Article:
IPT Book Reviews

Title: A Spiritual Strategy for Counseling and Psychotherapy  Positive Review Positive Review
Authors: P. Scott Richards and Allen E. Bergin
Publisher: American Psychological Association, 1997

American Psychological Association
APA Order Department
P.O. Box 92984
Washington, DC 20090-2984
(800) 374-2721
$39.95 (c)

This is a courageous book, and both the authors and the publishers are to be commended for making it available. It is courageous because it boldly enters a battlefield that has been fought over for a long time. The relationship between religious faith, science, and psychology has been contentious and hostile for several hundred years. Wisely, the first thing the authors do is to calmly and objectively describe the history of that prolonged troubled relationship. They clarify it and present it in a manner that defuses much of the historic enmity. They note a growing rapprochement between science and religion. The brief discussion of the changing influences of physics, philosophy of science, brain, cognition, and consciousness research, and the evidence for the positive influence of religion is both accurate, concise, and crucial to understand the current situation.

Having accomplished this, they address the fact that the religious convictions of people have been largely ignored in the mental health professions until fairly recently. The authors again present the mental health gap in a calm and objective manner. Their position is that it is a mistake to ignore the religious faith of patients. They maintain that religion is a vital, important, and ofttimes determinative influence on the lives of patients. It offers an opportunity to mental health professionals to find more effective, sensitive, and realistic ways to relate to patients.

Their understanding of religion seeks common grounds across religions but here they make a mistake. Their position is that religion is per se at some level nonempirical and requires invisible, private, and contextual experiences. This is not true of orthodox Christianity which is vividly empirical and recognizes that truth must be empirical truth. This is the impact of Paul's statement that if Christ be not raised, your faith is in vain. If the resurrection is not an historical event, denoted by intersubjective confirmability of more than two witnesses, the whole thing is a sham. It is not happenstance that for both the Old and New Testaments, contacts between God and people always include some empirical reality, a burning bush, a floating axe head, 40 days of rain, a rainbow, the city and temple in Jerusalem, a living, dying, and rising man, water in baptism and bread and wine in the Eucharist.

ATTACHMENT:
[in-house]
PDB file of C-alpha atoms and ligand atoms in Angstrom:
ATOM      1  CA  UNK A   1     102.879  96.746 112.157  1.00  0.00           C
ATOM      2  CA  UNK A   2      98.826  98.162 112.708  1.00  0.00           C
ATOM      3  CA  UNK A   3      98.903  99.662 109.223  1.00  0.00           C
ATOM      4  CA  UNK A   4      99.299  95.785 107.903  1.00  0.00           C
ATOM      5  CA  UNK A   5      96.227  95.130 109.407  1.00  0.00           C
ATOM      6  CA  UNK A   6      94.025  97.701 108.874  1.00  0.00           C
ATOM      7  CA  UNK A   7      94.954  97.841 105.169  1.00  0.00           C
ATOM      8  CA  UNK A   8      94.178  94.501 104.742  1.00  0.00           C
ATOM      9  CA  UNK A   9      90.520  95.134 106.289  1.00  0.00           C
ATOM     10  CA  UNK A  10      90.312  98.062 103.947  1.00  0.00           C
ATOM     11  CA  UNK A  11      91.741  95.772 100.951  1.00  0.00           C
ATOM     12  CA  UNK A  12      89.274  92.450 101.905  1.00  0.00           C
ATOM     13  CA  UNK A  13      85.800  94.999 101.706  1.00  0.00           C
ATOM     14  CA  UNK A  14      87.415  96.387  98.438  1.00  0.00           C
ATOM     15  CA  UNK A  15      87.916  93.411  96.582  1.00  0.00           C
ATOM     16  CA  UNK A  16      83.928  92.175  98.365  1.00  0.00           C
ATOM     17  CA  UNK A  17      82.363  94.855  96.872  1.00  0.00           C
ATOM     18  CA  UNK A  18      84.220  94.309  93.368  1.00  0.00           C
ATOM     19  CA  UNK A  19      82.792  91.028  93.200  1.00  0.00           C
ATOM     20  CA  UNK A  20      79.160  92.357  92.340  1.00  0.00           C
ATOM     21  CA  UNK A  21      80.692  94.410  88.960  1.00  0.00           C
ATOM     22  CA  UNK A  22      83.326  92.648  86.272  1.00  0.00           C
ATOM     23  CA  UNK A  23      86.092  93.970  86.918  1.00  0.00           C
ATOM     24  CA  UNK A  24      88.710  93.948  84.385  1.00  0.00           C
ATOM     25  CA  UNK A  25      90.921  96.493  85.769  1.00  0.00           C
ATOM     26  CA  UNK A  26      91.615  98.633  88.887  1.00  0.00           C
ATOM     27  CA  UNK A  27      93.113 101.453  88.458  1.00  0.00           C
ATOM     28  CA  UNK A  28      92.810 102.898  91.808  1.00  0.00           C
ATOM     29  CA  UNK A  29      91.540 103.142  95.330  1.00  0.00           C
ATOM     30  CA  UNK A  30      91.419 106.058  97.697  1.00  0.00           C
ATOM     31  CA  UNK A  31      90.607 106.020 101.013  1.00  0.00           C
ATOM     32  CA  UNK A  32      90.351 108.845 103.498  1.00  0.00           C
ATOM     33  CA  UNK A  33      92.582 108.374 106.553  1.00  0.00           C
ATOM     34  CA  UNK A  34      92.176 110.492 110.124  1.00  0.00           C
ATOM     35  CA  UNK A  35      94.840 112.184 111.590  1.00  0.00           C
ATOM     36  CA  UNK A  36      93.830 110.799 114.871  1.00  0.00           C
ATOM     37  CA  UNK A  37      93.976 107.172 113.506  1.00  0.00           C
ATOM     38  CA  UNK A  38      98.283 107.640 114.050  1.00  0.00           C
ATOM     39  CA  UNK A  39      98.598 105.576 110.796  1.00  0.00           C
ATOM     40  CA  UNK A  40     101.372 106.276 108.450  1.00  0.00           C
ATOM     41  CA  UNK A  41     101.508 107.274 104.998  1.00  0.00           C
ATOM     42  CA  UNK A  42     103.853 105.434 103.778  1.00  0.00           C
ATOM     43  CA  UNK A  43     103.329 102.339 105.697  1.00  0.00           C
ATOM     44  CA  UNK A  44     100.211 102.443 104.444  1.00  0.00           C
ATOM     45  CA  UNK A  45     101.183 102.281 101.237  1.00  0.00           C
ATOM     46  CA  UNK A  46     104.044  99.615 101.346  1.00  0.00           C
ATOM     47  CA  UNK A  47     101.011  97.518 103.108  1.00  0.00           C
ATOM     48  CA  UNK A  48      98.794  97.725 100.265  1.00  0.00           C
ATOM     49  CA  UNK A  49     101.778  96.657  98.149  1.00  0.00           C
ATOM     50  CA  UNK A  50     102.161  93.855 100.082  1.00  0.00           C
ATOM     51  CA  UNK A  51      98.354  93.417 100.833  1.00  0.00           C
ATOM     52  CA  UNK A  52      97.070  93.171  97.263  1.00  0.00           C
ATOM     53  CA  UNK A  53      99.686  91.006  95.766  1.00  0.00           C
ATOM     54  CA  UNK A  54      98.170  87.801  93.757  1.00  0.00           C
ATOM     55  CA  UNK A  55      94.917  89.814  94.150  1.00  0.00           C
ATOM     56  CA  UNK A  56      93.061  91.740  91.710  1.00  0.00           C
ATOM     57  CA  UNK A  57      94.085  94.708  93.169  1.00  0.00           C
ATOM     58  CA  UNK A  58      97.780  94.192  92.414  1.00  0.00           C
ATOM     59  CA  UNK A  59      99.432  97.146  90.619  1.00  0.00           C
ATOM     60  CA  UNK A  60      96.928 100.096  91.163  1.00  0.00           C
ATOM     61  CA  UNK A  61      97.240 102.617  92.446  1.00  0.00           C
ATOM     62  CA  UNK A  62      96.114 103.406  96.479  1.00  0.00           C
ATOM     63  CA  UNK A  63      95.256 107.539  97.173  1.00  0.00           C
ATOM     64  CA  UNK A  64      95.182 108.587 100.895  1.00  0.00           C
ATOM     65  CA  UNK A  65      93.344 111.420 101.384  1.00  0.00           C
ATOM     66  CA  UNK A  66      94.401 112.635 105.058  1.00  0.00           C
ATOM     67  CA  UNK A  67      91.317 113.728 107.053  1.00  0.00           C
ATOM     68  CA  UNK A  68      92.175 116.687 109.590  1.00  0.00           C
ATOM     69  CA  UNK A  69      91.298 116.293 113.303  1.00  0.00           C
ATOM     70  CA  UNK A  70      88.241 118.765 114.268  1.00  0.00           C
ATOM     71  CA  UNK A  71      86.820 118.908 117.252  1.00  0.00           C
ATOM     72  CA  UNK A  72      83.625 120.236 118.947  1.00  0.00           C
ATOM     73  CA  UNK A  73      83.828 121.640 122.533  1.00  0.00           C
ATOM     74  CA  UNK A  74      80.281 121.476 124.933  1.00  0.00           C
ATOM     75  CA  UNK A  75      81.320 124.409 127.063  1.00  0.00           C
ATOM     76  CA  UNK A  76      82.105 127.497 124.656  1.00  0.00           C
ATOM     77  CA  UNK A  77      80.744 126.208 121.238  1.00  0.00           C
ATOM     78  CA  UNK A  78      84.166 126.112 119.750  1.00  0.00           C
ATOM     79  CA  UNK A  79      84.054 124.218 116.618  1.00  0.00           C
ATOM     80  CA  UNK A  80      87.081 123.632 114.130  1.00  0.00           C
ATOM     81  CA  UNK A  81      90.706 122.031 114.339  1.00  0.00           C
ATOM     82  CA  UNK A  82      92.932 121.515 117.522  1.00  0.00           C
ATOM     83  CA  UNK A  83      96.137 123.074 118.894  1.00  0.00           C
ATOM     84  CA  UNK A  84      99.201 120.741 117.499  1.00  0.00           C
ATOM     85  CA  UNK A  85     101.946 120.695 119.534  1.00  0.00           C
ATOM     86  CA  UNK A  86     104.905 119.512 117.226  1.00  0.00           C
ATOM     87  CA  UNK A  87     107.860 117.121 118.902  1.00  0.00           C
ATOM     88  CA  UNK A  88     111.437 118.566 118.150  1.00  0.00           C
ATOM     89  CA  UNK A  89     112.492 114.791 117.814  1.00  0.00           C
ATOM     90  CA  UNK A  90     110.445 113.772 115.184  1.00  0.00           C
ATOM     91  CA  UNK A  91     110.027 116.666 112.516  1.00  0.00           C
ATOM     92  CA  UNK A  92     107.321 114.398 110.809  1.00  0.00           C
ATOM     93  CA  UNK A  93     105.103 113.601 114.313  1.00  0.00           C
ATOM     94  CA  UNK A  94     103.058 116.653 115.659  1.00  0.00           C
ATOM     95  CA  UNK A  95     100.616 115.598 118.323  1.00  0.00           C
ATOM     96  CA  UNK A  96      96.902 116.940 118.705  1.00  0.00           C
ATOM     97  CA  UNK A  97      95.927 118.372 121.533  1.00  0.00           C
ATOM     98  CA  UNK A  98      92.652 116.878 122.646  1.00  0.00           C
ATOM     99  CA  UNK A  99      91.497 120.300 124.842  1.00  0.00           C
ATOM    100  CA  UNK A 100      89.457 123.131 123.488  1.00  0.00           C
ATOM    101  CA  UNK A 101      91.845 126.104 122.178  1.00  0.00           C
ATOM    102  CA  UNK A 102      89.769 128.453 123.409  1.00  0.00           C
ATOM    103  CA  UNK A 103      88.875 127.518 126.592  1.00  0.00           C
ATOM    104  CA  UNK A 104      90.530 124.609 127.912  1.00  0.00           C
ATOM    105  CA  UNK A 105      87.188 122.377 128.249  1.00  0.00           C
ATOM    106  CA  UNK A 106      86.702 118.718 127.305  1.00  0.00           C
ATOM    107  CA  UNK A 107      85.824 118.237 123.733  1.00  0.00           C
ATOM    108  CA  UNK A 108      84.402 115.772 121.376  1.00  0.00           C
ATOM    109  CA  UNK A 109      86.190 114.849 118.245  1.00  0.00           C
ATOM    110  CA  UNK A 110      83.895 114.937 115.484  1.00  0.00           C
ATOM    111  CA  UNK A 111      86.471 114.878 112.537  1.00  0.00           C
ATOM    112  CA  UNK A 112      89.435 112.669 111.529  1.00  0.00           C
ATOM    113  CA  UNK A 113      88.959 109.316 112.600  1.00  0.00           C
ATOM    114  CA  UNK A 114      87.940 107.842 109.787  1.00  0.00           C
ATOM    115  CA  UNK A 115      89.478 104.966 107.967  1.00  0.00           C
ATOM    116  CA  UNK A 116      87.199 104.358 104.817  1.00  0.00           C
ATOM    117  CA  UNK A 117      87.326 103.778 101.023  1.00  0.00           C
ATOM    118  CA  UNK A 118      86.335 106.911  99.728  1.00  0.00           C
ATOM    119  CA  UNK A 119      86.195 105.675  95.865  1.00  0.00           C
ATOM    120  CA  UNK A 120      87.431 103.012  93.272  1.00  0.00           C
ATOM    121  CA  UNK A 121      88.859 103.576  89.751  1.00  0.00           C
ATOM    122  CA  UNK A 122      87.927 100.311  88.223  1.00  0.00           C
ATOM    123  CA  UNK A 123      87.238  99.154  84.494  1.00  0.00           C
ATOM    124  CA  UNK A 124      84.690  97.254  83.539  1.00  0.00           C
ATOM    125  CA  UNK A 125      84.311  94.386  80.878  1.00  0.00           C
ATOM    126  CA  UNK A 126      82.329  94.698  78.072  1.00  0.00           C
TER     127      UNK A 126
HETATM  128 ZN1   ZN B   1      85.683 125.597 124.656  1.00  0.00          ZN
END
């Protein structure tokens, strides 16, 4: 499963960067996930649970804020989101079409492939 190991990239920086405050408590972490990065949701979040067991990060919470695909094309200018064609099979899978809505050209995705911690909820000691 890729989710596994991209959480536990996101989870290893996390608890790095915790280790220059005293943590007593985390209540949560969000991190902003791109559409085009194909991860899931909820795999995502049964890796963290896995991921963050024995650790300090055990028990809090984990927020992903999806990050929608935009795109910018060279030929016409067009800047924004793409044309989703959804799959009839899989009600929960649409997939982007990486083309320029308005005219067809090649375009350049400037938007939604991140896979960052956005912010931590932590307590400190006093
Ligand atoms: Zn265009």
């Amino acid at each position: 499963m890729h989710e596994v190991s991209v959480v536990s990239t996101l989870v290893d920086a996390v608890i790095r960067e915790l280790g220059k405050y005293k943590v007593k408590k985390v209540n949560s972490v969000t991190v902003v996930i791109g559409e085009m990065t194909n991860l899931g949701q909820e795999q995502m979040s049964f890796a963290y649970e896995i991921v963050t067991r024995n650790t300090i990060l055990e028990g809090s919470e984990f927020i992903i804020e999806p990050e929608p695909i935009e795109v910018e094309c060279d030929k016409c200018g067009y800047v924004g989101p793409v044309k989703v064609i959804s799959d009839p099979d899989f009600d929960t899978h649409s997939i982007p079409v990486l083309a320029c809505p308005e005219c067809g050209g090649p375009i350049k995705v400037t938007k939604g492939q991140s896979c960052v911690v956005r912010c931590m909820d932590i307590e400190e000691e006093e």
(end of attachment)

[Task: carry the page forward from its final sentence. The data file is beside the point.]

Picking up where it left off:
This limitation does not affect the value of the second portion of the book that deals with how religious faith can meld into psychotherapy. Their treatment of several ethical issues is thoughtful, cogent, and well taken. Warnings about dual relationships and the potential difficulties for therapists who seek to find the strength and resources of religious conviction for themselves and their patients are necessary and wise.

The authors try hard, but do not quite manage to digest the issue of imposition of therapist values on patients. They imply that it shouldn't happen, but then support a frank and up-front disclosure of therapist values. They understand that psychotherapy is a value-loaded enterprise and cannot be presented as value-free. They include case studies by various psychotherapists to illustrate and suggest how psychotherapy can be conducted so as to honor and support religious conviction and find some of the healing potential therein.

The final section briefly discusses world views. The authors attempt to find a place for post-modern social constructionism and qualitative research methods, which is a bit disappointing, but they still insist upon the need for quantitative and empirical rational research methods as well. The 389-page book ends with 27 pages of references and name and subject indexes.

This is a good and helpful book and can be studied with benefit by all psychotherapists.

Reviewed by Ralph Underwager, Institute for Psychological Therapies.

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